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Posted by on Feb 23, 2016 in Food & Drink |

The Secret to Why People Love Carbonated Beverages

The Secret to Why People Love Carbonated Beverages

There is no secret to the fact that people love carbonated beverages. It’s pretty much a given fact – if the snap-crackle-pop of a can of cola doesn’t prove its appeal in its own right, then the fact that there’s been a very large statistical incline in the production and consumption of carbonated beverages might.

In China – a relatively new market – the operating revenue for fizzy drink producers has gone from roughly $4 billion in 2008 to $11.6 billion in 2012, and a projected $15.8 billion in 2020, according to data on Statista. That’s some serious financial growth, and a very promising future.

Regardless of culture, beliefs, nationality or heritage, we all seem to love our fizzy drinks and soda pops – but why? What’s the mechanism behind that deliciousness that fades the second the drink goes “flat”?

The Sugar
The first mechanism for addiction is sugar. Flat sodas are blatantly sweet, almost syrupy – but when diffused by the presence of carbonation, it’s harder to detect the incredible sweetness of some fizzy drinks, as this study shows. Instead, we interpret the drink as sour. This allows the body to continue craving that amazing sugar rush, without the tongue harshly rejecting the ingestion of such high amounts of sugar. It tastes good, but too much is too much – unless it’s a little gassy.

The Bite
That gas brings in the other addiction mechanism that is almost surprising – pain. When the tongue and throat are subjected to the slight crack and pop of a soda can’s contents, our oral receptors all signal a significant amount of pain – a bite, as it’s known. The same bite is felt in extremely sour drinks, or during the ingestion of hazardous chemicals.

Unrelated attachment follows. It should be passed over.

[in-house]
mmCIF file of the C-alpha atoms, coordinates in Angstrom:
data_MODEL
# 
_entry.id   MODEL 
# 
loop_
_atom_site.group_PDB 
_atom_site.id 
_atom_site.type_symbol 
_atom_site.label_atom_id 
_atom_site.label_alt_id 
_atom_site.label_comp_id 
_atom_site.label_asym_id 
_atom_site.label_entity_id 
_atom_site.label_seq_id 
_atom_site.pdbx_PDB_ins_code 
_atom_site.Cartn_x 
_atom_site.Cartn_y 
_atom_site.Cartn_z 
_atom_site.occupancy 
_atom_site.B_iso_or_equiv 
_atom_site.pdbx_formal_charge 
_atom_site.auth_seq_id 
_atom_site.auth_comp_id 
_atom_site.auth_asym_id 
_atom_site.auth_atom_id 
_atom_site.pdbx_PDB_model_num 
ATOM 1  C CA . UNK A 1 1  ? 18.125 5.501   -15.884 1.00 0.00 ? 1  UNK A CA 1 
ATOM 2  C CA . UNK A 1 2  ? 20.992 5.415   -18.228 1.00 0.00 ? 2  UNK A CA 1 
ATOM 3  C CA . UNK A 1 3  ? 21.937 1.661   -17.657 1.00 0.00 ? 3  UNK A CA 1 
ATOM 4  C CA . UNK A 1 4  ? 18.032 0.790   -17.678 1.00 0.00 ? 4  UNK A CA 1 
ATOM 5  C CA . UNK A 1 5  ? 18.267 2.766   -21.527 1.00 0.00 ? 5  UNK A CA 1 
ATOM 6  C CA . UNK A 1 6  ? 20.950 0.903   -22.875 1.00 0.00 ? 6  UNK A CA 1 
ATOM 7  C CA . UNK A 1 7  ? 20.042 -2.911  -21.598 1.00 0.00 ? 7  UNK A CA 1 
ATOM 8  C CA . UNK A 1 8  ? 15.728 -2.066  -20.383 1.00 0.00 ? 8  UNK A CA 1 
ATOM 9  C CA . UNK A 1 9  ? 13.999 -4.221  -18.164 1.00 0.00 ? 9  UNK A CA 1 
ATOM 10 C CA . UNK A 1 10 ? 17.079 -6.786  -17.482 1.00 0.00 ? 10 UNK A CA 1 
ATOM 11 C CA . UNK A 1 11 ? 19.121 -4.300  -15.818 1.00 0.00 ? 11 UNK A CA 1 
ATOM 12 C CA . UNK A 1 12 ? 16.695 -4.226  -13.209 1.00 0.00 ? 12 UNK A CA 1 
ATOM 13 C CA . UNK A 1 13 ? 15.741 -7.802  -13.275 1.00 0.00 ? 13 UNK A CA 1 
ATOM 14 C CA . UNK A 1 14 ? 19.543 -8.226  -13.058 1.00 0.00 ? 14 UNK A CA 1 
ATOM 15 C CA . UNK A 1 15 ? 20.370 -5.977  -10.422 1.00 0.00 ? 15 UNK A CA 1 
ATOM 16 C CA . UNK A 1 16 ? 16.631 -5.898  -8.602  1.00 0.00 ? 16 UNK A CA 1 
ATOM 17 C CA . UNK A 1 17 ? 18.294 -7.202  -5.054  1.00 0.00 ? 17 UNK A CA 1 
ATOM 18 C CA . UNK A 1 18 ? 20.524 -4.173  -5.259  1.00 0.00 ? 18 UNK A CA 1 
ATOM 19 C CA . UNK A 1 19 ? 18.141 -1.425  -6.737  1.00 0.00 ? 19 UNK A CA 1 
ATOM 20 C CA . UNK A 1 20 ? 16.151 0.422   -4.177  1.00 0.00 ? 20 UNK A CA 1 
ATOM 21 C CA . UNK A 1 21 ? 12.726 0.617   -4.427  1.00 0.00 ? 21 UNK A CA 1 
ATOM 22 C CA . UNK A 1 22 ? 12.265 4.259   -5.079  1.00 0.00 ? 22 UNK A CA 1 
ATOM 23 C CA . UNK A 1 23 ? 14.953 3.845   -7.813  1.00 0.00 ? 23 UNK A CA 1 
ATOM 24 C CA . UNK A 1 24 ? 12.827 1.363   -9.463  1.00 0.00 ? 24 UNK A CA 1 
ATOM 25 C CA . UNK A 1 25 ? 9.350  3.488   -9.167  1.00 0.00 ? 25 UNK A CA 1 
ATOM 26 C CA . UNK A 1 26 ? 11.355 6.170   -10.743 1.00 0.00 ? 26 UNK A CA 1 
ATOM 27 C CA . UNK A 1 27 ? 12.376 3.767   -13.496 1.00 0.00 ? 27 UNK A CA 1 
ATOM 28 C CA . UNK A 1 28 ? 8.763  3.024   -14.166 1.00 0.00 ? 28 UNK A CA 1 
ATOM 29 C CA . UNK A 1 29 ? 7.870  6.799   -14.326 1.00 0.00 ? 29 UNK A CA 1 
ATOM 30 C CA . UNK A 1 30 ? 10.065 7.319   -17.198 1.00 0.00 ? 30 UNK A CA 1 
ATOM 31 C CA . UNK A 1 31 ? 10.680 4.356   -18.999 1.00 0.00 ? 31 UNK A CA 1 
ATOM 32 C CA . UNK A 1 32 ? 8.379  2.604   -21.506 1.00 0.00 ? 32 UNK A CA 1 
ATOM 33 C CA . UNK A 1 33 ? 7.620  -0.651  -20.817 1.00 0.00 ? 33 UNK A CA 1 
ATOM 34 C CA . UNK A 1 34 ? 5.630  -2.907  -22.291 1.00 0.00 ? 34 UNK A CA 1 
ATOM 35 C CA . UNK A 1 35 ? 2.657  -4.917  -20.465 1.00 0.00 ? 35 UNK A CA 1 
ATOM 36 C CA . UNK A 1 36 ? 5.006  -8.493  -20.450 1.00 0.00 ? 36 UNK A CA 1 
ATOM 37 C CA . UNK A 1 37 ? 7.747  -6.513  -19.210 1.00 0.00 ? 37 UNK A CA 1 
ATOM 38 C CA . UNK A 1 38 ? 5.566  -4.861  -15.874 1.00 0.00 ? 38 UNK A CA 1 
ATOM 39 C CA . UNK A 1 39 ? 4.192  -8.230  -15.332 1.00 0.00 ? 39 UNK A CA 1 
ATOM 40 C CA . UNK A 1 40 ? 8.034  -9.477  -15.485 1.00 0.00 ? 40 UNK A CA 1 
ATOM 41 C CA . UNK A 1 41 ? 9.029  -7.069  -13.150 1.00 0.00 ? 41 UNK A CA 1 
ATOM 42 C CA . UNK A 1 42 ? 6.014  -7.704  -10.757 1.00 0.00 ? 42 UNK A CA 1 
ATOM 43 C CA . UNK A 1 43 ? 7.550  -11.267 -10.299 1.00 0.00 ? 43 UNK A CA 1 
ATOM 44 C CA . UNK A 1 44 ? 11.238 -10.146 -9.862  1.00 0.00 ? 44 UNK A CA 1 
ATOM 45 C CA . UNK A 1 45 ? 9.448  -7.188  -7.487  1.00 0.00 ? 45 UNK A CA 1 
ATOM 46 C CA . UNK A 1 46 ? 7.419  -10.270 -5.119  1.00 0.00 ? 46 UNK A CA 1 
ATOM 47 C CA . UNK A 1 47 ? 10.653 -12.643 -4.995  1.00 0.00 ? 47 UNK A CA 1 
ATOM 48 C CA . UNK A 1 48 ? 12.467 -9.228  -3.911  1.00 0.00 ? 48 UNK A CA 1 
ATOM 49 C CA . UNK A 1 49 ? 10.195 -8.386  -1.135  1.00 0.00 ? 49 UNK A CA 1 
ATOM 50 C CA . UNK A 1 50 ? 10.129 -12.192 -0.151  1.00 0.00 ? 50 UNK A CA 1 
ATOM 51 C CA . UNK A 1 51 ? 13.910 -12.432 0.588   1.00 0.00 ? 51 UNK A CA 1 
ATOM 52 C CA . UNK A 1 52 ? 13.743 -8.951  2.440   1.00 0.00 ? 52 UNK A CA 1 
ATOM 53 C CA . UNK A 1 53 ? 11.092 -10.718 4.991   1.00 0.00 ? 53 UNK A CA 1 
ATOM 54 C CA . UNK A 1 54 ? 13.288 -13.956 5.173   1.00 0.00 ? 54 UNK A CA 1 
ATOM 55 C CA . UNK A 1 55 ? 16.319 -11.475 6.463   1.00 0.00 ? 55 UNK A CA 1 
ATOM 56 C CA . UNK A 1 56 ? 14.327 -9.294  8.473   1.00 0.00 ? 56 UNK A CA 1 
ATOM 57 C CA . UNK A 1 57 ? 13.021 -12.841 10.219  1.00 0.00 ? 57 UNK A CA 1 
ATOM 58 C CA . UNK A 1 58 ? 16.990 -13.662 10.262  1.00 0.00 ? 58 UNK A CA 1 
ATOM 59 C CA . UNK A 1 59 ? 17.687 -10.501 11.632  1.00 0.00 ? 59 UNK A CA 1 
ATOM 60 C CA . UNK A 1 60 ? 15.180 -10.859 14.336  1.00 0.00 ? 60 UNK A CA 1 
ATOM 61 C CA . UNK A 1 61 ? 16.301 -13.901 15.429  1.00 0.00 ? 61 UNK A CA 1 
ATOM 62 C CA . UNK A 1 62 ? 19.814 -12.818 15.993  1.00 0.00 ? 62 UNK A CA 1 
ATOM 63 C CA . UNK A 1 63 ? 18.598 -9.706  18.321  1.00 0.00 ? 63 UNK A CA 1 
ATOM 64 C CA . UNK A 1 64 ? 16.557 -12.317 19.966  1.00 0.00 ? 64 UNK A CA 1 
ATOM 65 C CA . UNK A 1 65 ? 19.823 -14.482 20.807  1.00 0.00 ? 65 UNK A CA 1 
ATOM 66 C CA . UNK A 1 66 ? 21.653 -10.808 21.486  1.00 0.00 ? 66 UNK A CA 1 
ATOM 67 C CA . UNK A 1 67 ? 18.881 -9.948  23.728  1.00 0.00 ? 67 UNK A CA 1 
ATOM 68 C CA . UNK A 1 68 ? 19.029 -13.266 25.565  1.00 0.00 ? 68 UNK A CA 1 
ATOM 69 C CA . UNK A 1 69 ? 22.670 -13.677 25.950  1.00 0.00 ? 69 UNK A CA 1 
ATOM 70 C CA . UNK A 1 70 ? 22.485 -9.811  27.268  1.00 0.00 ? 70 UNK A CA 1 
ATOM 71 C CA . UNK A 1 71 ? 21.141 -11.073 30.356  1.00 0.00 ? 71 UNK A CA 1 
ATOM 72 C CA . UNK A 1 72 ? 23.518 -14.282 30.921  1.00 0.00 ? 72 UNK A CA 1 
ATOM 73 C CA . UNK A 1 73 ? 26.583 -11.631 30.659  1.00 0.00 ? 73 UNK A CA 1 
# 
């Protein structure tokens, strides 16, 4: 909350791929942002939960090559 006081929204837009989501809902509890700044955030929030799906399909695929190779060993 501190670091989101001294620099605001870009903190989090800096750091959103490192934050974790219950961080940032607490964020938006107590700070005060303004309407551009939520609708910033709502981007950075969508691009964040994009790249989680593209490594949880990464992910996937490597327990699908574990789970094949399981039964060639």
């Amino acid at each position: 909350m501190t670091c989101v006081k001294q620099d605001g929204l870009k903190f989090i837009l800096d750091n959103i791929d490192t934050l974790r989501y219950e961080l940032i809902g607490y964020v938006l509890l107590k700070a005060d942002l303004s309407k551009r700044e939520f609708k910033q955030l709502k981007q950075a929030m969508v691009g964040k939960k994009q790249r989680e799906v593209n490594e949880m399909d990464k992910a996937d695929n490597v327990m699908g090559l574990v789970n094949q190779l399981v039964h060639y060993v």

The Fizz
For sodas, it’s the carbon dioxide doing its thing. Carbon dioxide comes in contact with a protein enzyme in our mouth, and turns into acid – and that acid triggers the tongue’s receptors, sending a signal of pain into our brain. Further experimentation showed that the difference between pain and pleasure in the mouth’s pain receptors is a subtle one, such as how we perceive cinnamon, which sets off the same receptors as the converted acid. The key to a great soda, then, is proper carbonating through a quality beverage carbonator.

Research also showed that it’s the CO2 – not the bubbles – that cause the bite. Testers were asked to drink carbonated soda in a hyperbaric chamber, eliminating the bubbles and essentially making the drink go flat, without removing the CO2 from it. The bite remained.

Ultimately, it’s the same tale as chili – capsaicin is produced in plants to deter us and other mammals, yet we actively seek spice and pain in our food. Peculiar, yet at the same time, completely normal.